Kathleen Louden

May 17, 2015

NATIONAL HARBOR, Maryland — A new program that gives families of patients with dementia the tools to better care for their loved ones lowered nursing home use, researchers report.

In the telephone-based assessment and care management program, trained nonphysician managers used evidence-based protocols to educate and offer support to caregivers.

Results from the randomized controlled trial were presented here at the American Geriatrics Society (AGS) 2015 Annual Scientific Meeting.

In the United States, "almost 15% of residents over age 70 have dementia," said lead investigator Joshua Chodosh, MD, from the UCLA Health System in Los Angeles. "Many primary care physicians continue to be challenged on how to manage this problem."

Still, dementia care management remains uncommon in the United States, he told Medscape Medical News.

In their study, Dr Chodosh and his team randomized 242 patient–caregiver dyads to the dementia-care management program and 256 dyads to usual care.

Care managers were trained social workers, nurses, and nurse practitioners.

Greater Caregiver Satisfaction

All caregivers were surveyed at baseline and at 9 and 18 months.

At 18 months, satisfaction with healthcare was rated higher, on a 100-point scale, by caregivers in the intervention group than in the usual care group (89.6 vs 86.3; P = .06). When caregivers rated confidence in their abilities, scores in the intervention group were 5.6 points higher than scores in the usual care group (P < .05).

The unadjusted rate of nursing home use during the intervention period, documented in patients' medical records, was lower in the intervention group than in the usual care group (7.6% vs 17.5%; P = .042).

Although dementia care management cost more than usual care overall, the difference was not significant, Dr Chodosh reported.

Improvements from baseline were seen for nearly all process measures in both group, but most between-group differences were not significant.

During the first 2 months of the study, the health plan referred 75% of members in the usual care group to geriatric care programs that included care management strategies, which were likely influenced by the intervention, Dr Chodosh reported.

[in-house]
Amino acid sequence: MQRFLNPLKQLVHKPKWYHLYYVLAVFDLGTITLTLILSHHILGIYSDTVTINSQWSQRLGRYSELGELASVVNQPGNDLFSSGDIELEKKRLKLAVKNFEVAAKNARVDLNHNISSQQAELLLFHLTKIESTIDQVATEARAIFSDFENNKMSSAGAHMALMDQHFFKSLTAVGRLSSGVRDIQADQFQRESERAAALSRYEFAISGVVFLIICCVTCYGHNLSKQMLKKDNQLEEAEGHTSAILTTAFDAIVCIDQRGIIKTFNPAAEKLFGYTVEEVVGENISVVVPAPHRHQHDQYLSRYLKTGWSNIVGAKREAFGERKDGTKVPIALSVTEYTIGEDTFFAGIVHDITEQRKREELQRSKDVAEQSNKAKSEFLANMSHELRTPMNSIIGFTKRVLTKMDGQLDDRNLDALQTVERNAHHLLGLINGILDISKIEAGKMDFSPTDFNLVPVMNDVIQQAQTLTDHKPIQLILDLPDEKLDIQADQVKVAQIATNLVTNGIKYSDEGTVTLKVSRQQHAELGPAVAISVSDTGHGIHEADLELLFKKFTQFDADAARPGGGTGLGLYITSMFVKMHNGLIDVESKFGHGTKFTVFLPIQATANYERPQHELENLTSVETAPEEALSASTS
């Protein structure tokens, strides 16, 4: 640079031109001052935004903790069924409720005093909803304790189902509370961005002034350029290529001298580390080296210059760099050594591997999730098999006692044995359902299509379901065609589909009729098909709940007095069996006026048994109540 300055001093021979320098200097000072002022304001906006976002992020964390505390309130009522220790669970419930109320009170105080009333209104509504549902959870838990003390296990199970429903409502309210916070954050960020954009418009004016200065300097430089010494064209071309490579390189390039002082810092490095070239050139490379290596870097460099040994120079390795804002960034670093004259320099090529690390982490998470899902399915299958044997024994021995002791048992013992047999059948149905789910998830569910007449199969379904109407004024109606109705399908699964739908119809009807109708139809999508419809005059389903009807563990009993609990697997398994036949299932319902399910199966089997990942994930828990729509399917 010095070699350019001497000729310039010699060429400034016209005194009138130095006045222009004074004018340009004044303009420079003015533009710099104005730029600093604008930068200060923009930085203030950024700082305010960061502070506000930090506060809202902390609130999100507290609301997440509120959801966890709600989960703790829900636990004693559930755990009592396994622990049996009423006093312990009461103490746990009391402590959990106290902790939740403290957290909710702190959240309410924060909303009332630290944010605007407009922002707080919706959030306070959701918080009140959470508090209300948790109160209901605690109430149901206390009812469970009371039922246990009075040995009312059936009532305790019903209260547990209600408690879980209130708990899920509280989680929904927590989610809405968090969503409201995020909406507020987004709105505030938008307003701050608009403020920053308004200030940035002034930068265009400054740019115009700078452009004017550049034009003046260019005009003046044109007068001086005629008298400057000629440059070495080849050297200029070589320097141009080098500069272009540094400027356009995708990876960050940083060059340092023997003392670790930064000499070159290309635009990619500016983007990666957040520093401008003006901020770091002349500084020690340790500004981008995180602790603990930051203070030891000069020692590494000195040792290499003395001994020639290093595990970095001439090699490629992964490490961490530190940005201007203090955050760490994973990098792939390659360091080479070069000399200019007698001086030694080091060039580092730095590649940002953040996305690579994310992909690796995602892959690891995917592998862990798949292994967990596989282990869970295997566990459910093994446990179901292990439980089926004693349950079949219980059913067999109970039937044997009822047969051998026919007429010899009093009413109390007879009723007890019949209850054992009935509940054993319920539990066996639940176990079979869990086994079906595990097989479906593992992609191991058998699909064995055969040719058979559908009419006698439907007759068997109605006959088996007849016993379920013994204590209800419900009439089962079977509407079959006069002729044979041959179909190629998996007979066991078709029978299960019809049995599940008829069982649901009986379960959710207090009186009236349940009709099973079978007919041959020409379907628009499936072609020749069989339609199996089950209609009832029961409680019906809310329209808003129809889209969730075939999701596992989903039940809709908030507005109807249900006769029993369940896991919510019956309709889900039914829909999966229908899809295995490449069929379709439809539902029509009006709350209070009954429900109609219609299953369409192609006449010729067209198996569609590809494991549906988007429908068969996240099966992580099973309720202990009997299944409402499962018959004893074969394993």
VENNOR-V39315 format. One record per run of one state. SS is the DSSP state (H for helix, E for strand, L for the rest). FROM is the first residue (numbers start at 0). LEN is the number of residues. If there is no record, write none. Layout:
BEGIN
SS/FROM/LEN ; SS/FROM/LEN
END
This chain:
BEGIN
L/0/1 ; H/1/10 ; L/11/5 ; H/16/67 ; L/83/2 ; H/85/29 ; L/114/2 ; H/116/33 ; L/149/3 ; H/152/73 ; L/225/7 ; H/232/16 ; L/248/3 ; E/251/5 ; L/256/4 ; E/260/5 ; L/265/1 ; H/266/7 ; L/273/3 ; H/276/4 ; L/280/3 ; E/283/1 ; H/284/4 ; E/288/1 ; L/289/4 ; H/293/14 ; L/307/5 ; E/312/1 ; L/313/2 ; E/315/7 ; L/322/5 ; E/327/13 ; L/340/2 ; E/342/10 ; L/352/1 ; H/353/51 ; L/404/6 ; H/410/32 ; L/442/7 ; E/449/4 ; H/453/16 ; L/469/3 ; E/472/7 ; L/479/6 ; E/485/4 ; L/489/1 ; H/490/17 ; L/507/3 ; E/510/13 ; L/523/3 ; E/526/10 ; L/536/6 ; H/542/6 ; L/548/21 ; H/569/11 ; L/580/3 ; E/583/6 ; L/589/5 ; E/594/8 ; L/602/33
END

"There was contamination across study arms, but better outcomes for all could be viewed as success," he explained. "The unintentional spread of dementia care management strategies, I would argue, underscores the need for this type of formative evaluation."

Most patients had moderate-severity dementia, he reported. At that stage, patients tend to need more care and are more likely to benefit from care management than those at an early stage, he told Medscape Medical News.

More Dementia Care Needed

"There is room for a lot of improvement in the way we provide care for patients with dementia," said Sharon Brangman, MD, from SUNY Upstate Medical University in Syracuse, New York. "This study provides an evidence-based care model that shouldn't be that hard to replicate," she told Medscape Medical News.

Dr Brangman, a past president of the AGS who was not involved in the study, said she is impressed that the researchers developed a dementia care model, based it on best practices, and involved the entire care team in its implementation.

She said she liked that the program included features that are not always part of dementia care, such as a nonpharmacologic management approach, a method for safe return if the patient wandered away and got lost, and the creation of an advance directive.

Although Dr Brangman said she would have liked to have seen that the care management program saved money, she pointed out that "if it gave better care and did not cost significantly more, why wouldn't you want to implement a similar program?"

This study was funded by Senior Care Action Network Foundation in Long Beach, California. Dr Chodosh is a consultant for the network. Dr Brangman has disclosed no relevant financial relationships.

American Geriatrics Society (AGS) 2015 Annual Scientific Meeting: Abstract P1. Presented May 15, 2015.


Comments on Medscape are moderated and should be professional in tone and on topic. You must declare any conflicts of interest related to your comments and responses. Please see our Commenting Guide for further information. We reserve the right to remove posts at our sole discretion.
Post as: